Foundation and Chaos

Page 12

“I keep my contracts, and I keep my mouth shut.”

“And your crew?”

“You must have known we were trustworthy when you hired us,” Tritch said softly, dangerously.

“Yes, well it’s even more important now.”

Tritch stood and lifted the bottle from the table between them. She corked it firmly. “You’ve insulted me, Mors Planch.”

“An excess of caution, no insult intended.”

“Nevertheless, an insult. And you ask me to go to a world that no self-respecting citizen willingly visits.”

“They’re citizens on Madder Loss, too.”

She closed her eyes and shook her head. “How long do we stay?”

“Not long. You drop me there and leave at your own pleasure.”

Tritch was finding this harder and harder to believe. “I will ask no more questions,” she said, and tucked the bottle under her arm. Apparently Planch was no longer so attractive to her, and henceforth their relationship would be strictly professional.

Planch regretted this, but only slightly.

When he delivered Lodovik Trema to Madder Loss, he would be a very wealthy man, and he would never have to work for anyone again. He imagined buying his own luxury vessel--one that he could keep in tip-top condition, which was more than could be said for most Imperial ships.

As for the strange and tightly disciplined man in the hold, a man who could stay enclosed in a coffin for days without complaint or need...

The less he thought about that, the better.

Lodovik lay in the darkness, fully alert but quiescent, having heard the coded phrase that alerted him to Daneel’s participation in his rescue. He was to cooperate fully with Mors Planch; eventually, he would be brought back to Trantor.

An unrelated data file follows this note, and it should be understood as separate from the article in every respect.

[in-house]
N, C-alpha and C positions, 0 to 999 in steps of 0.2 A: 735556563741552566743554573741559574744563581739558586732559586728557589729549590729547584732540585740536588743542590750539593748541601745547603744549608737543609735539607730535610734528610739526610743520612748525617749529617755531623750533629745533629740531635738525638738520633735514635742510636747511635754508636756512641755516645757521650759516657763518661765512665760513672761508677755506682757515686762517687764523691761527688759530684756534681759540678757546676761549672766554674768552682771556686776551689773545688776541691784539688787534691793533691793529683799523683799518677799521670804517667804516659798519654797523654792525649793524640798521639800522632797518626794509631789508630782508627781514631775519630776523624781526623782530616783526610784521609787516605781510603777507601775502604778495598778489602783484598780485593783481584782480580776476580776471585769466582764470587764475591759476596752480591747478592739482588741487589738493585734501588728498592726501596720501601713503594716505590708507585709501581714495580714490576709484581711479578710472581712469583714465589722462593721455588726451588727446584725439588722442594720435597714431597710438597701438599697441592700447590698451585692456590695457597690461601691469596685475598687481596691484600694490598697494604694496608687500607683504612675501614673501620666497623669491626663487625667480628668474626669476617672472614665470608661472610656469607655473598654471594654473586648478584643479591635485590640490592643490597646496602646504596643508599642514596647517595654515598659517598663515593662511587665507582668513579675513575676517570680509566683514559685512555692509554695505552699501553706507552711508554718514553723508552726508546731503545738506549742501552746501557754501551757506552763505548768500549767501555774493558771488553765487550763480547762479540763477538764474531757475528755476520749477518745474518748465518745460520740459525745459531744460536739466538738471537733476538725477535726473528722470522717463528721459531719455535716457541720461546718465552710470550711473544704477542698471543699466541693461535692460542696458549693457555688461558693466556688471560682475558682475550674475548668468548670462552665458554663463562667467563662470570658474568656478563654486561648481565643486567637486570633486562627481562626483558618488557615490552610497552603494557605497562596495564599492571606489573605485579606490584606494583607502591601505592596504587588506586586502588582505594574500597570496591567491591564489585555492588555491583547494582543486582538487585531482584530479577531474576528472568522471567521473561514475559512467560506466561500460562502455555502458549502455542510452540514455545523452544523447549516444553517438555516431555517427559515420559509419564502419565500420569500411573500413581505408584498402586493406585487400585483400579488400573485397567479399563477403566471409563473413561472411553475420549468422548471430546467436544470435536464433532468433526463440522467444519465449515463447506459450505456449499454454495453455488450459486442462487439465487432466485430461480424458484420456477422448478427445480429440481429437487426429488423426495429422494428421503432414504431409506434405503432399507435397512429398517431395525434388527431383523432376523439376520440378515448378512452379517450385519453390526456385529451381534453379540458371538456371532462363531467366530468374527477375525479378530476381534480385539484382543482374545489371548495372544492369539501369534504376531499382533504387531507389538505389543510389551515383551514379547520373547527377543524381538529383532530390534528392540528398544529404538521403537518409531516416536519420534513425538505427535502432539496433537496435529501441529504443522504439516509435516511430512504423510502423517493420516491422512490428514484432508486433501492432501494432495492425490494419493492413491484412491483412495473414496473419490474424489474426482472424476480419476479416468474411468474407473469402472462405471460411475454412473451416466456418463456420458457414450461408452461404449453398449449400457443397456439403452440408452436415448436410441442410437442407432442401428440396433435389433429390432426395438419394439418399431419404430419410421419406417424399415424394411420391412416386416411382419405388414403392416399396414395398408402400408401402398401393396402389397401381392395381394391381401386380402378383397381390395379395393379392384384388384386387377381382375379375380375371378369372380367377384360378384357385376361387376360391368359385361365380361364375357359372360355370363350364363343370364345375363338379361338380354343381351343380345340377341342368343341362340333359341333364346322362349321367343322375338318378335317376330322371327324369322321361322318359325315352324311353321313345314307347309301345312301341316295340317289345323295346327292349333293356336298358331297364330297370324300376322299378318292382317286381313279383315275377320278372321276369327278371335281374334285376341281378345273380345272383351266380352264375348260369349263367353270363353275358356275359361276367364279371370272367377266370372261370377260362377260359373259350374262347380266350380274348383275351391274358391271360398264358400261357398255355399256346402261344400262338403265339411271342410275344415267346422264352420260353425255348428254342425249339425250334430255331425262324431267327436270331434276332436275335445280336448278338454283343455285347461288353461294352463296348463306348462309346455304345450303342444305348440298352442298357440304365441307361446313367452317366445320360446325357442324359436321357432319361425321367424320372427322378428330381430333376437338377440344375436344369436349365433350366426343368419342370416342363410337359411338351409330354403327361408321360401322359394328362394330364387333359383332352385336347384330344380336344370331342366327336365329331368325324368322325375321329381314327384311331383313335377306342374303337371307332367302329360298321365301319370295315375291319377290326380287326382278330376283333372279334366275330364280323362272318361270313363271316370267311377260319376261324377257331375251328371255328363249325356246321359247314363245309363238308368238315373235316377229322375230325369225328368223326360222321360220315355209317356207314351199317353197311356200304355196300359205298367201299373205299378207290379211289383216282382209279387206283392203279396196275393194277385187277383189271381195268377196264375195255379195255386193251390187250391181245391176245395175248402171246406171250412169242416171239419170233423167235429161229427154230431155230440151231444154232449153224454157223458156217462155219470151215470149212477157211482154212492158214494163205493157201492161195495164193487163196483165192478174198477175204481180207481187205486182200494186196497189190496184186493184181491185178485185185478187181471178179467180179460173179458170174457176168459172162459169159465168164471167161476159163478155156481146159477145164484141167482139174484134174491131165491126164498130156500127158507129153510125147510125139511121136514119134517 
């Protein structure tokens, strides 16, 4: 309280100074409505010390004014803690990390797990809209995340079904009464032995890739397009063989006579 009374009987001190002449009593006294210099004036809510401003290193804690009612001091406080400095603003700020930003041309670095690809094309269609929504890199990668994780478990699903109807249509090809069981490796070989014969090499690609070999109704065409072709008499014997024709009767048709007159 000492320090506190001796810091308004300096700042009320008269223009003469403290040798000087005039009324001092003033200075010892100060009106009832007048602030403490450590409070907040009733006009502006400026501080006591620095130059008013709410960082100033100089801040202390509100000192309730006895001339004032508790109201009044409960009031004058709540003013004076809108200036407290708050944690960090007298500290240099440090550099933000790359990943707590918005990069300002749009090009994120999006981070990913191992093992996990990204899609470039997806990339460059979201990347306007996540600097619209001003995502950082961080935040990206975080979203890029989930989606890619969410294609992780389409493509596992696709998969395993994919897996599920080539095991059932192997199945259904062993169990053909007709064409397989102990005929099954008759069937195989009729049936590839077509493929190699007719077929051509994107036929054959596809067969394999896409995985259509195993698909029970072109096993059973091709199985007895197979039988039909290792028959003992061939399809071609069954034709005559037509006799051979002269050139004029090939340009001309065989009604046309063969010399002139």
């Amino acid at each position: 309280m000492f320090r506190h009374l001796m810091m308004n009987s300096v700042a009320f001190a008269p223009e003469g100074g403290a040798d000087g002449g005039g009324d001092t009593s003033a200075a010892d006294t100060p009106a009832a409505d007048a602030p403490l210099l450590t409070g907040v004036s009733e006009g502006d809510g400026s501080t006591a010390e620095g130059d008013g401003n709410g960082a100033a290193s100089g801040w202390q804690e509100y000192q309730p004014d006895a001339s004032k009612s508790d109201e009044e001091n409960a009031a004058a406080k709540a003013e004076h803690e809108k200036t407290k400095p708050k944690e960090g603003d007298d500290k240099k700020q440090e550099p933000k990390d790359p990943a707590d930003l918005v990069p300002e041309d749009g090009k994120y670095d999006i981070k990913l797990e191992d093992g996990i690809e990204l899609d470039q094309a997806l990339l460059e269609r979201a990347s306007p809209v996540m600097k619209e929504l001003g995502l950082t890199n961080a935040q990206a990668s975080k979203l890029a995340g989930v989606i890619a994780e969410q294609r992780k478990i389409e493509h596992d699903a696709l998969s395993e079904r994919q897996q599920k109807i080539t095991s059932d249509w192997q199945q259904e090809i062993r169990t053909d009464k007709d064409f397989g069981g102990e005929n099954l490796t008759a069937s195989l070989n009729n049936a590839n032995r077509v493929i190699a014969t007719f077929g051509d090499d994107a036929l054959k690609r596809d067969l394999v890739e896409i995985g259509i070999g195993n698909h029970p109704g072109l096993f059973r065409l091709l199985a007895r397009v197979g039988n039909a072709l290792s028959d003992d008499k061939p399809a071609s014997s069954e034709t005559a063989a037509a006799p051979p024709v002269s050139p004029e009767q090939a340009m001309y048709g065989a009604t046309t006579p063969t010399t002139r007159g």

What would happen to him there, Lodovik did not know. Having performed three self-checks in the coffin-shaped box, he was reasonably certain that his positronic brain had been altered in subtle ways. The results of his self-checks were contradictory, however.

To keep himself from deteriorating through disuse, he activated his human emotional overlay and ran diagnostics on that, as well. It seemed intact; he could operate as a human in human society, and that provided some relief. However, the contact with Mors Planch on the bridge of the Spear of Glory had been too brief for him to try out these functions. Best to be kept isolated until a more thorough test could be performed.

Above all, he must not reveal himself to be a robot. For all the robots in Daneel’s cadres, this was of paramount importance. It was essential that humans never learn the extent to which robots had infiltrated their societies.

Lodovik put his human overlay into the background and began a complete memory check. To do so, he had to shut down his control of external motion for twenty seconds. He could still see and hear, however.